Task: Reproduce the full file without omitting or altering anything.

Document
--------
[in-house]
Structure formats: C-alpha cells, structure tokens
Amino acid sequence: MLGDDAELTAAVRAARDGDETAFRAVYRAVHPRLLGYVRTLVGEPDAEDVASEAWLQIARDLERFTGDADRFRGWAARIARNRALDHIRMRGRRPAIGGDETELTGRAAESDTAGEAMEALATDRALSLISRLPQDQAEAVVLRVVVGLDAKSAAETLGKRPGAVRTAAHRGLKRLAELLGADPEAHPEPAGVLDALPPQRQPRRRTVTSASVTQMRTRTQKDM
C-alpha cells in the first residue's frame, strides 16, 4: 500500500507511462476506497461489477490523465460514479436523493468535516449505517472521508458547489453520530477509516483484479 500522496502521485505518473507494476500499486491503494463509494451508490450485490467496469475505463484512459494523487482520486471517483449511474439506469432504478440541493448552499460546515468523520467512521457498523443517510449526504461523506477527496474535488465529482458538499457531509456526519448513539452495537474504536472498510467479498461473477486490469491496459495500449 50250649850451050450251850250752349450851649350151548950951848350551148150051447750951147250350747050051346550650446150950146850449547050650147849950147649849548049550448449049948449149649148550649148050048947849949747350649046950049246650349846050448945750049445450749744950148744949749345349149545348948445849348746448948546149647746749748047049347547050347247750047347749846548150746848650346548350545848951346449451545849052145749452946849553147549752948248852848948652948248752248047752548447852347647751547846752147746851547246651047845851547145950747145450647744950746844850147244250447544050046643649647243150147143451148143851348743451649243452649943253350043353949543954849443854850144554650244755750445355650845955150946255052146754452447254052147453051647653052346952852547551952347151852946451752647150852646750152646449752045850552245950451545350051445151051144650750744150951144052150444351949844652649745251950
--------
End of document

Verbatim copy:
[in-house]
Structure formats: C-alpha cells, structure tokens
Amino acid sequence: MLGDDAELTAAVRAARDGDETAFRAVYRAVHPRLLGYVRTLVGEPDAEDVASEAWLQIARDLERFTGDADRFRGWAARIARNRALDHIRMRGRRPAIGGDETELTGRAAESDTAGEAMEALATDRALSLISRLPQDQAEAVVLRVVVGLDAKSAAETLGKRPGAVRTAAHRGLKRLAELLGADPEAHPEPAGVLDALPPQRQPRRRTVTSASVTQMRTRTQKDM
C-alpha cells in the first residue's frame, strides 16, 4: 500500500507511462476506497461489477490523465460514479436523493468535516449505517472521508458547489453520530477509516483484479 500522496502521485505518473507494476500499486491503494463509494451508490450485490467496469475505463484512459494523487482520486471517483449511474439506469432504478440541493448552499460546515468523520467512521457498523443517510449526504461523506477527496474535488465529482458538499457531509456526519448513539452495537474504536472498510467479498461473477486490469491496459495500449 50250649850451050450251850250752349450851649350151548950951848350551148150051447750951147250350747050051346550650446150950146850449547050650147849950147649849548049550448449049948449149649148550649148050048947849949747350649046950049246650349846050448945750049445450749744950148744949749345349149545348948445849348746448948546149647746749748047049347547050347247750047347749846548150746848650346548350545848951346449451545849052145749452946849553147549752948248852848948652948248752248047752548447852347647751547846752147746851547246651047845851547145950747145450647744950746844850147244250447544050046643649647243150147143451148143851348743451649243452649943253350043353949543954849443854850144554650244755750445355650845955150946255052146754452447254052147453051647653052346952852547551952347151852946451752647150852646750152646449752045850552245950451545350051445151051144650750744150951144052150444351949844652649745251950